#2. If we want to overcome evil with good we have to deal with our anger. Romans 12:21 says, “Do not be overcome by evil, but overcome evil with good.” We are not to let someone’s evil deeds to us, change us so that we do the same thing back to them. That’s what it means to be overcome by evil. Rather we are to overcome evil with good, by returning good for evil.

So all through out this (it went on for months) I had to learn to give my anger over to God. Otherwise I would have been right there with him ‘in the flesh’ screaming and threatening and worse. I had to trust that God would take care of the wrong that was done to me.

What I learned is that when you do this, and I had to do it daily there for a while, it frees you up to focus on doing good and being Christ-like, which is our job as Christians. Instead of focusing on getting even, I could give mercy.

This was a good thing because I learned later that after provoking previous neighbors he had tried to sue them for their responses.

#3. Loving enemies is different than nonresistance. I remember that some in the congregation said that if the neighbor wanted a part of the backyard, it should be given to him, under the idea that we are not to resist the evildoer, but yield and even give more than he asks. This didn’t seem right to me. And, of course, in this case he would have asked for the whole property.

So I really began to struggle with these texts. What do they mean in this situation? What I came to over the next few years was a clearer understanding, I believe, of the context of nonresistance – as I said last week. It has to do with enemies who are also authorities.

And so what should guide my behavior in this kind of a situation is simply the command to love and do good and to pray for my neighbor, which I did.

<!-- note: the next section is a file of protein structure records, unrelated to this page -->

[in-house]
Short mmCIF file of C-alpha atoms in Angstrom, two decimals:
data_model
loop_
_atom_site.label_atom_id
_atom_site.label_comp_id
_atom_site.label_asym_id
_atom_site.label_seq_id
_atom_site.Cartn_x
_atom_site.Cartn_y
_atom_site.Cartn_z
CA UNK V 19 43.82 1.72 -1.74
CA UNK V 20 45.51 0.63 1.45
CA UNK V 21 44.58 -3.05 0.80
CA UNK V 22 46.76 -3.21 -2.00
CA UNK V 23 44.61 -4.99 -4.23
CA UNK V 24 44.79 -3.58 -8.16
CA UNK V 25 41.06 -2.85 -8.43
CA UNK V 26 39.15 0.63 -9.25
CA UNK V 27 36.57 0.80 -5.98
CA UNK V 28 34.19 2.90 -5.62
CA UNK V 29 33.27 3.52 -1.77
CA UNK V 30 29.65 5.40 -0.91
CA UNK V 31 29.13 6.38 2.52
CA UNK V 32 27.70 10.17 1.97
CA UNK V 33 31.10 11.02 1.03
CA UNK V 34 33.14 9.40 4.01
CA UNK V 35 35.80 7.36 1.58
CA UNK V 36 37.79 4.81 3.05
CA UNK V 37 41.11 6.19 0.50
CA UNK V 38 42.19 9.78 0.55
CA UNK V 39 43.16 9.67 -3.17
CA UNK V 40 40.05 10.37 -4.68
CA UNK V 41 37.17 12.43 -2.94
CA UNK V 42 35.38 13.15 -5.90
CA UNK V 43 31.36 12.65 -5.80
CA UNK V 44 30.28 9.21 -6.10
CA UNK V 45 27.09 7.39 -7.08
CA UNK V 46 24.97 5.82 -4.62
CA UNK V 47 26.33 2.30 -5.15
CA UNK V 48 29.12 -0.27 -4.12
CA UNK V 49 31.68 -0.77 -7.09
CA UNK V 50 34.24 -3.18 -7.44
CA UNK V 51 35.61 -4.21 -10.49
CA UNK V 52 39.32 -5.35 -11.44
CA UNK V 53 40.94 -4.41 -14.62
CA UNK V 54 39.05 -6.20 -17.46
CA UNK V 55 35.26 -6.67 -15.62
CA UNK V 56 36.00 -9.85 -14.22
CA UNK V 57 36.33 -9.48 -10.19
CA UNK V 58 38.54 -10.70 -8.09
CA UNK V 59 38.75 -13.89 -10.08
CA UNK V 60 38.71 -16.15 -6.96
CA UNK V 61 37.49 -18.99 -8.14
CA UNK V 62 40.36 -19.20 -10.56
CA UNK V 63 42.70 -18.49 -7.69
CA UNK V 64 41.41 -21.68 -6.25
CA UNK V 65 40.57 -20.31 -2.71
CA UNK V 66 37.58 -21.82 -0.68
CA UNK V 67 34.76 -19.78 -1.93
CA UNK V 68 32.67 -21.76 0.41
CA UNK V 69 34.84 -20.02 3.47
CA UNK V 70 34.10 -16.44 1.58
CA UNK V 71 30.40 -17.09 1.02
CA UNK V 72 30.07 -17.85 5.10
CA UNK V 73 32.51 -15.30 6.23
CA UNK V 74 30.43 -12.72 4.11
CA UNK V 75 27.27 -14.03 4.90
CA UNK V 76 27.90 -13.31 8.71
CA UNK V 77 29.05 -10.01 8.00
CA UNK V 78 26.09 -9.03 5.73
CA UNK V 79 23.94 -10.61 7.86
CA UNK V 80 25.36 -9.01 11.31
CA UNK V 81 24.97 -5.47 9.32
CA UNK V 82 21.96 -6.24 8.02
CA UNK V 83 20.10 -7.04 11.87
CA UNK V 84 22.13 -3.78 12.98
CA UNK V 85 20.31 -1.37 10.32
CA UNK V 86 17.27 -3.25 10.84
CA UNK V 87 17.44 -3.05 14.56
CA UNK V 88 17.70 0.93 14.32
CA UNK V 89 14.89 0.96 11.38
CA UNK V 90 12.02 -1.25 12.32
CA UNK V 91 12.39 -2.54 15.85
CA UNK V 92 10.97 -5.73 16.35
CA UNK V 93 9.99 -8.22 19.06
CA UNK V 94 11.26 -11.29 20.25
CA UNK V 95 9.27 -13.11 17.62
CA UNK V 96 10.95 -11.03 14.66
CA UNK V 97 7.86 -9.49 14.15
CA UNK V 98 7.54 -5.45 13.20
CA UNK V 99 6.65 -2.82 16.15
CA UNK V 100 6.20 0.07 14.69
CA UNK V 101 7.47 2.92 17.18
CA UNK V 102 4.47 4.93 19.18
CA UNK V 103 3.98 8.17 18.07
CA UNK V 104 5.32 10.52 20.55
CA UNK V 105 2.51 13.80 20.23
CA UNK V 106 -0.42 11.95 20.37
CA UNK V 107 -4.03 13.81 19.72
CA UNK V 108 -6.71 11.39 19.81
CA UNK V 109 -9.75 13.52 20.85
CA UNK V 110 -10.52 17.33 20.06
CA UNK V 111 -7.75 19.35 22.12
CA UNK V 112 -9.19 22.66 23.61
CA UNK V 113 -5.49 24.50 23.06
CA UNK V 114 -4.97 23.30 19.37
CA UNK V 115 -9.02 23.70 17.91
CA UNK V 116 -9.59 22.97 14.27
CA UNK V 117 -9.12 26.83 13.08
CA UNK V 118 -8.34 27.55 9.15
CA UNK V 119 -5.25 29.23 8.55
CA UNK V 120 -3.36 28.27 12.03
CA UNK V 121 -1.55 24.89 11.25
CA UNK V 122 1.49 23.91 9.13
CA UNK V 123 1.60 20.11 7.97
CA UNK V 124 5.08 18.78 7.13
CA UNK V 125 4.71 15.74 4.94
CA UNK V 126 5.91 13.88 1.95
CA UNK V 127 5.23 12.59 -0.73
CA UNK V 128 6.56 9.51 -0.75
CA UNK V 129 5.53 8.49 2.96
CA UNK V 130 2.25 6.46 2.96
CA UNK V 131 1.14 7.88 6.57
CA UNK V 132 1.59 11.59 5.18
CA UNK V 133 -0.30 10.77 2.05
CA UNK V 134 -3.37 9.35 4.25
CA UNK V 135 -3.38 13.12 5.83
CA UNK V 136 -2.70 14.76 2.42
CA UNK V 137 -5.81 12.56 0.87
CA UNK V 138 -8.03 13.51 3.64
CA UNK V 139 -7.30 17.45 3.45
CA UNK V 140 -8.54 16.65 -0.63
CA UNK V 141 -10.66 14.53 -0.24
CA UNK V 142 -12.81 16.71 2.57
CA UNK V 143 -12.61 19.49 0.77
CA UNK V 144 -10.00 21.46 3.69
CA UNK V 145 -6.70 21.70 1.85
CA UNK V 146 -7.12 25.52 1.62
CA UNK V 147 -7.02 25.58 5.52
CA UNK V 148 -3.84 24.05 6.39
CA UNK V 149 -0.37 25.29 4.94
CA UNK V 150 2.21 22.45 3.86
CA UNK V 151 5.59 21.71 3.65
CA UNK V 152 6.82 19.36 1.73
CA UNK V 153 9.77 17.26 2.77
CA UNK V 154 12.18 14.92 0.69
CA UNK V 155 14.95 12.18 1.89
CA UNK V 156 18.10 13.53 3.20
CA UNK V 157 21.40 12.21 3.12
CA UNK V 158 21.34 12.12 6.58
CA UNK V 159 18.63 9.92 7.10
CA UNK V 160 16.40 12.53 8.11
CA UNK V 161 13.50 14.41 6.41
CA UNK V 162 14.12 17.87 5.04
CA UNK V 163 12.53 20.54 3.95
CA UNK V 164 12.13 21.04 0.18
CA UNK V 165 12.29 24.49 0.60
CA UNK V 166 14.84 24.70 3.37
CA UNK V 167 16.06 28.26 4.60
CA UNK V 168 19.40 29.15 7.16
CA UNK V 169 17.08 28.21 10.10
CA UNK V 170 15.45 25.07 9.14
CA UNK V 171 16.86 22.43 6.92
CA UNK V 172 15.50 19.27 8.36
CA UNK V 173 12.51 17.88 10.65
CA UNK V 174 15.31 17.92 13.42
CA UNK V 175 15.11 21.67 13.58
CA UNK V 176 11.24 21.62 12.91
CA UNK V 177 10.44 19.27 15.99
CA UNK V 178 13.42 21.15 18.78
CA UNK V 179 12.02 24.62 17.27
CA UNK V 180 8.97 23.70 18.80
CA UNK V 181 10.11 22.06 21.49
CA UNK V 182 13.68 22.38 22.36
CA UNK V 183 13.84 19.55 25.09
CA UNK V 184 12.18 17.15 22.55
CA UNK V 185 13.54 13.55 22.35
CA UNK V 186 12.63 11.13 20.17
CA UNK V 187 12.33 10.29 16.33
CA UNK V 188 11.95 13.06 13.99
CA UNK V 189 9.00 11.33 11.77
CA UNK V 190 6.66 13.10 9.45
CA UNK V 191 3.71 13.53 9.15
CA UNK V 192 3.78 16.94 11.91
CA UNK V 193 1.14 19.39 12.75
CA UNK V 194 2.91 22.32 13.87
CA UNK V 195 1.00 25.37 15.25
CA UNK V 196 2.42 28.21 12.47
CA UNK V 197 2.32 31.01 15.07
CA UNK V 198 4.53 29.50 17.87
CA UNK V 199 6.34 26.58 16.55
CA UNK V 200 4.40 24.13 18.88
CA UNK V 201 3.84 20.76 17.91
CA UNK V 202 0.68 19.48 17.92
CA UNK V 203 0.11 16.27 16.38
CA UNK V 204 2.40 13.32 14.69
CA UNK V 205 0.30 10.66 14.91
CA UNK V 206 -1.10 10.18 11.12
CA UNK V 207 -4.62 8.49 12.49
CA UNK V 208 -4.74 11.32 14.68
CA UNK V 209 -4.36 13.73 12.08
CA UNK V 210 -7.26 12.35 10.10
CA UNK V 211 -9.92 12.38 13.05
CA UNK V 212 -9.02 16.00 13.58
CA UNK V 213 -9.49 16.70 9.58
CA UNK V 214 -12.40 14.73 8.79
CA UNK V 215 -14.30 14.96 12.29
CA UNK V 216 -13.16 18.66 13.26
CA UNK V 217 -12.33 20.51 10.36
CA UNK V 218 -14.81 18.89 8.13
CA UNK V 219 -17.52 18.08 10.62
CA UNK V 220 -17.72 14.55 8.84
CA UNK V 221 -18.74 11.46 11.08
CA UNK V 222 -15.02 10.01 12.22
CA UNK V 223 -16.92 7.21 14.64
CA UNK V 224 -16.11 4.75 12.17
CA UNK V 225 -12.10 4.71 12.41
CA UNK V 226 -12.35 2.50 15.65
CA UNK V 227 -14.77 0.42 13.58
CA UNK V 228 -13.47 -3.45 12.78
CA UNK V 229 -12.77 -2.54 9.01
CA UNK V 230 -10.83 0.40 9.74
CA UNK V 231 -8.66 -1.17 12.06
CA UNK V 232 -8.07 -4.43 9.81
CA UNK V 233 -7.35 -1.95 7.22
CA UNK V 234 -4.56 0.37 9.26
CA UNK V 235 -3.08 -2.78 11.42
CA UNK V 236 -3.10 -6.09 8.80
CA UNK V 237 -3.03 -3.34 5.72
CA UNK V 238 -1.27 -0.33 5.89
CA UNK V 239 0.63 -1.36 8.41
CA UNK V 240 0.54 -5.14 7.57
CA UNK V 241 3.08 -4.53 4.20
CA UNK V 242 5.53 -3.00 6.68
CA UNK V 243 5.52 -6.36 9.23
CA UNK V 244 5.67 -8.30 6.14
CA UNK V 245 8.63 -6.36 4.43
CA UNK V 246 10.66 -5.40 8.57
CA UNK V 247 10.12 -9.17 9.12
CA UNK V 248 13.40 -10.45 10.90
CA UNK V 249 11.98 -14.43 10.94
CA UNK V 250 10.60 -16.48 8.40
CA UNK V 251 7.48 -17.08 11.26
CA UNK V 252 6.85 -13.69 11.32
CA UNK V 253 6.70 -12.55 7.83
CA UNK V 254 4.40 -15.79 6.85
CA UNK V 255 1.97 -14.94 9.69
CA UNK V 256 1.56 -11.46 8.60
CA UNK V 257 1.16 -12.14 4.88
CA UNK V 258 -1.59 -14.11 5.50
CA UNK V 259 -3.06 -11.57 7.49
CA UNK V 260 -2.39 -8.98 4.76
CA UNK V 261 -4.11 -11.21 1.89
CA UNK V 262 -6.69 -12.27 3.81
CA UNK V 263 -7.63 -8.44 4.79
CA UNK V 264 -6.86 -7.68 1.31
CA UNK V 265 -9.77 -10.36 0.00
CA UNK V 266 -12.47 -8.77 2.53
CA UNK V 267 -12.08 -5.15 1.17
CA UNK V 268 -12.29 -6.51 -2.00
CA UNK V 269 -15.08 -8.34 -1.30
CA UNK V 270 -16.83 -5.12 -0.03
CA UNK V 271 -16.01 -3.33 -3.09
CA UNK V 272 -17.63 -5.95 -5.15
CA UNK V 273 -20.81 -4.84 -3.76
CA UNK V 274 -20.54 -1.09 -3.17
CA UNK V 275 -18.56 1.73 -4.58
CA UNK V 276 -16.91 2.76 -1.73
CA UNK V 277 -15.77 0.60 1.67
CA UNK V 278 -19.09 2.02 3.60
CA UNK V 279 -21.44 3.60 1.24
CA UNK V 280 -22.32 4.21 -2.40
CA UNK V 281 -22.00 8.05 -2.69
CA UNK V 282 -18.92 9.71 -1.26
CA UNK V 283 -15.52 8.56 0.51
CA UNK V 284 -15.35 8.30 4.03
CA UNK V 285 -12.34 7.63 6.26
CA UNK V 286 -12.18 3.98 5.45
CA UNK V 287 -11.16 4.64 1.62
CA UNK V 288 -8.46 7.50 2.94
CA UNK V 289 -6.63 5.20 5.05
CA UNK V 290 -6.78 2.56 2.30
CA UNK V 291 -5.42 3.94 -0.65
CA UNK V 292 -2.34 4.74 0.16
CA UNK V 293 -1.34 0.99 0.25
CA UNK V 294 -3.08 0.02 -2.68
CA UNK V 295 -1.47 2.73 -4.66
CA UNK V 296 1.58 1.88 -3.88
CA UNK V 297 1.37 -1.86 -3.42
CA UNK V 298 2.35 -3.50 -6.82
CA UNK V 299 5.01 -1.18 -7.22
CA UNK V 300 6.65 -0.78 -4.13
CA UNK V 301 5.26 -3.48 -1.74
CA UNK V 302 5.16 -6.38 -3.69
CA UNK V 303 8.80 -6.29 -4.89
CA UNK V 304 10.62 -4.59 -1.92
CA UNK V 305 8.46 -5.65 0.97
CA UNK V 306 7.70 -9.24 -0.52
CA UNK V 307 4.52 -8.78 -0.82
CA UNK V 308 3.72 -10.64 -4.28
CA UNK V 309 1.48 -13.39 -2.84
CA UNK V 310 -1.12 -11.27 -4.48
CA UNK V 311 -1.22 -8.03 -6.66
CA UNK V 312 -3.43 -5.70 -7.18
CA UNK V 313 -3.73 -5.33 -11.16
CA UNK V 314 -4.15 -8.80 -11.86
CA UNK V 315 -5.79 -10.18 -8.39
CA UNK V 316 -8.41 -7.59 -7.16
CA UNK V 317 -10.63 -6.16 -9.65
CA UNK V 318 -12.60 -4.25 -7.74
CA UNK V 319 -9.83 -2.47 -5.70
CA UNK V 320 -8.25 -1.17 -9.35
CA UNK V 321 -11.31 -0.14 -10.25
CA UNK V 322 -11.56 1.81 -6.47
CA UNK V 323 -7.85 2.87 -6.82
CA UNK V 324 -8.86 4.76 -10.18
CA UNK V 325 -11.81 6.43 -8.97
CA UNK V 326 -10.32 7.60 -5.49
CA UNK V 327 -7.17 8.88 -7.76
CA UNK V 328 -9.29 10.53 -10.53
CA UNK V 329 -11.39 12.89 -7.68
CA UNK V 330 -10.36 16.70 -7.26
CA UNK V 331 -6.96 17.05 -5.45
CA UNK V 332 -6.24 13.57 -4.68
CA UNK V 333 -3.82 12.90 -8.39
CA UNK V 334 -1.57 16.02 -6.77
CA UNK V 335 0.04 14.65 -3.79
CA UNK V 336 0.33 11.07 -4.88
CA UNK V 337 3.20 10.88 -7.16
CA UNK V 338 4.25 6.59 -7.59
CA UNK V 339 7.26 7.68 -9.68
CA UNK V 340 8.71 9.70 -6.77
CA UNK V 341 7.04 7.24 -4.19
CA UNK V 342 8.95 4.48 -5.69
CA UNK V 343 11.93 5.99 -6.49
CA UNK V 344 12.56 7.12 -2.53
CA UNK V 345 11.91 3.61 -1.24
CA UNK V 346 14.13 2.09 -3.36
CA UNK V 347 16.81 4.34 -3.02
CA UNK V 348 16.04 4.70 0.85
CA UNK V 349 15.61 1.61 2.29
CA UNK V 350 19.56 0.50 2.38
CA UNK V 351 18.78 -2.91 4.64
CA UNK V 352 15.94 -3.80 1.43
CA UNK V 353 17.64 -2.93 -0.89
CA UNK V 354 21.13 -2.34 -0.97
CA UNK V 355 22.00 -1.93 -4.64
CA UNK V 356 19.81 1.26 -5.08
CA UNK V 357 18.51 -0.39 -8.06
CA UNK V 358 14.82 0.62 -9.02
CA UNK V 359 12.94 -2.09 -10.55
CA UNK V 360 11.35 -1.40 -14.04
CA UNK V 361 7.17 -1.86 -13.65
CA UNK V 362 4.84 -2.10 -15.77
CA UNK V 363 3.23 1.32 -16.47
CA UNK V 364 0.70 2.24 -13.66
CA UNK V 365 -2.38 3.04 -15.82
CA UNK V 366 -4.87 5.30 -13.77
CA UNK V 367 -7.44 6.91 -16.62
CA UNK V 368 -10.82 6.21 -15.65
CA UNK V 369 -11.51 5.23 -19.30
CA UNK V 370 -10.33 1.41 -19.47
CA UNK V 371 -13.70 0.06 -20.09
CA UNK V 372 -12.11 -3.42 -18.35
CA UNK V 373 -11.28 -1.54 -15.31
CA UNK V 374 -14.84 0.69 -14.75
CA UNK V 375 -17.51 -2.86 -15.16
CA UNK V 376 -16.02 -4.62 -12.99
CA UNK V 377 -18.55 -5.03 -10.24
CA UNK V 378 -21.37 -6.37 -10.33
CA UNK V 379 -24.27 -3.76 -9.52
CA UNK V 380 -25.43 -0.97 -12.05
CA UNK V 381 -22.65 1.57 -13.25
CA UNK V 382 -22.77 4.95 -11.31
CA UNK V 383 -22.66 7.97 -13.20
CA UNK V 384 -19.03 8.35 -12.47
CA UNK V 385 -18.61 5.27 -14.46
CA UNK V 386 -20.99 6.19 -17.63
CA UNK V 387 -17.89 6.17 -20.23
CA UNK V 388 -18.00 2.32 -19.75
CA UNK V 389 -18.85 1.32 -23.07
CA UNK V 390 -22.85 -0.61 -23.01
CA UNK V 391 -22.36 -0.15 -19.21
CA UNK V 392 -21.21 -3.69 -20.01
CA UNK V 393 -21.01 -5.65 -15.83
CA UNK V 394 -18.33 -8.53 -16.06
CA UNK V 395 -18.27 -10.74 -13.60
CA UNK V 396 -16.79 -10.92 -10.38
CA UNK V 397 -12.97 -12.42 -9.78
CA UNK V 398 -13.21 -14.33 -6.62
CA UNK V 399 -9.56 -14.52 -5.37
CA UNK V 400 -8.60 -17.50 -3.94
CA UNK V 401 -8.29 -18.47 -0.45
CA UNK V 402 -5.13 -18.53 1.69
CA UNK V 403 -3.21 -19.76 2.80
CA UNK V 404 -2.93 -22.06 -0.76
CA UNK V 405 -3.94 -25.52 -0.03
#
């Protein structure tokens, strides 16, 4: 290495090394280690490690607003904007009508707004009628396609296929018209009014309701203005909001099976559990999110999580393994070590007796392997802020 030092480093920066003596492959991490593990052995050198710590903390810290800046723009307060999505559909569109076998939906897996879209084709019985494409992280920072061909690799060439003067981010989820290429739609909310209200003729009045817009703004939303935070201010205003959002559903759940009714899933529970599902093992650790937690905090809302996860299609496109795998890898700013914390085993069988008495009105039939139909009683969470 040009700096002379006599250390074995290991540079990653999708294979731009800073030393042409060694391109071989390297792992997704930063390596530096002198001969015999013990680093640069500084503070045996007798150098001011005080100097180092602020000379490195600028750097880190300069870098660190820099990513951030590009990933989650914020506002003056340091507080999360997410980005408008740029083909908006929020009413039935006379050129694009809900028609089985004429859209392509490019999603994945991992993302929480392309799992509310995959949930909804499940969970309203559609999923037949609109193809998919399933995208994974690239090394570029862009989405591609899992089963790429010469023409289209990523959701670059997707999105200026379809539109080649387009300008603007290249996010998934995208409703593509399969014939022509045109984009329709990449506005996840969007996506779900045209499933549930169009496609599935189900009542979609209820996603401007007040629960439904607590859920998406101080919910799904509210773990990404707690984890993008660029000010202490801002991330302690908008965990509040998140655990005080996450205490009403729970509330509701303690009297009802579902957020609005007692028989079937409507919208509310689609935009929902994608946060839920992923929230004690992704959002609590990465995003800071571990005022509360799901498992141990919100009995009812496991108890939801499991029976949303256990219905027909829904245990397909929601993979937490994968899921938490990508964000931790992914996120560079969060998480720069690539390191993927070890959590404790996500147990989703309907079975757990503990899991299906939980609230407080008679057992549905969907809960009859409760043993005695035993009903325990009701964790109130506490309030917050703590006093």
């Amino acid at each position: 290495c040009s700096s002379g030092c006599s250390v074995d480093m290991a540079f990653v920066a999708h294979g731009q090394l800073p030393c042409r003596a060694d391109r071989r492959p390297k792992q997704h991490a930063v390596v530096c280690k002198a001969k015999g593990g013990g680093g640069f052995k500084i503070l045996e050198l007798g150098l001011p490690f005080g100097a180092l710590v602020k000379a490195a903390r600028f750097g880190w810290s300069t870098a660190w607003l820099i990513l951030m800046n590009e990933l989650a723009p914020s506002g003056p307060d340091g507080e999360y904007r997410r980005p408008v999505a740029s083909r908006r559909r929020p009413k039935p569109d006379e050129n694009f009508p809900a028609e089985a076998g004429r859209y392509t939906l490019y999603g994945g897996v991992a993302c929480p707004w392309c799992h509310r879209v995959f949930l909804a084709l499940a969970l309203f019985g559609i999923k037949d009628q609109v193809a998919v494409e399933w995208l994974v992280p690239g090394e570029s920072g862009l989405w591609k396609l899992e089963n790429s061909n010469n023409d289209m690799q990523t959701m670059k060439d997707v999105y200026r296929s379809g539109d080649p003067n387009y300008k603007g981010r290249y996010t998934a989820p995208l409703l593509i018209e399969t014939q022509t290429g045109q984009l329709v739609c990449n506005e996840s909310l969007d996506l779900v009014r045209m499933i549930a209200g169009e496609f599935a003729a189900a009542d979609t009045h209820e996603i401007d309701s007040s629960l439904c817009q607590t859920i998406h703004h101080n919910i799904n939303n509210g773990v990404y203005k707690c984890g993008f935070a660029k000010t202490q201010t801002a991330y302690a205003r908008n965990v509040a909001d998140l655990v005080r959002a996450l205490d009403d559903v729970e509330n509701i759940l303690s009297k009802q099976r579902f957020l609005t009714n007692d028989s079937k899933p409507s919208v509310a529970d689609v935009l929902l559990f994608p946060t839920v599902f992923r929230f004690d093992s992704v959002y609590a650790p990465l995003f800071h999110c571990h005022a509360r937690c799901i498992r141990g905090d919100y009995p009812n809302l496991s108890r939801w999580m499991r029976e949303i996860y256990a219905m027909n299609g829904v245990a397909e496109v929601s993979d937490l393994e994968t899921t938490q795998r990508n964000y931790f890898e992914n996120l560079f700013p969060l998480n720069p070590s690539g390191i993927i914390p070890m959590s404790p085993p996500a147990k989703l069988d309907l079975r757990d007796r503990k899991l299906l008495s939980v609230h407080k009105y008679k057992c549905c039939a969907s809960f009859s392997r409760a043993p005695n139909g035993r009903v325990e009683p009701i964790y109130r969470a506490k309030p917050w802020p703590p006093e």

And also, if love is the standard, not nonresistance, then I have a great deal more freedom in how I respond to my neighbor. As long as I also act with love toward him.

#4. God can intervene on our behalf. Romans 12:19 says, “Beloved, never avenge yourselves, but leave it to the wrath of God, for it is written, ‘Vengeance is mine, I will repay, says the Lord.’” God can and does act for us many times even now, when we refrain from acting ourselves in the flesh to get even.

I believe this happened in this case. First of all the neighbors moved away not long after the tree came down. And then I heard from a former friend of his that he had a stroke that paralyzed one side of his face. And his doctor told him he needed to calm down for his own health’s sake. We found out that he had moved from house to house fixing them up and selling them, and also harassing neighbors wherever he went. We certainly hoped that this would put a stop to it.

A story about Fred

(I have changed some things in this story to hide “Fred’s” identity).

I met Fred in church one day. We hit it off pretty good and he was interested in the Bible and identified himself as a Christian. His was a sad story – mental illness and time in jail.

Later Fred became angry with the church, and he focused his anger on me and one other person in the church. His demeanor changed, like he was a different person. As I understand it, he was off his medications.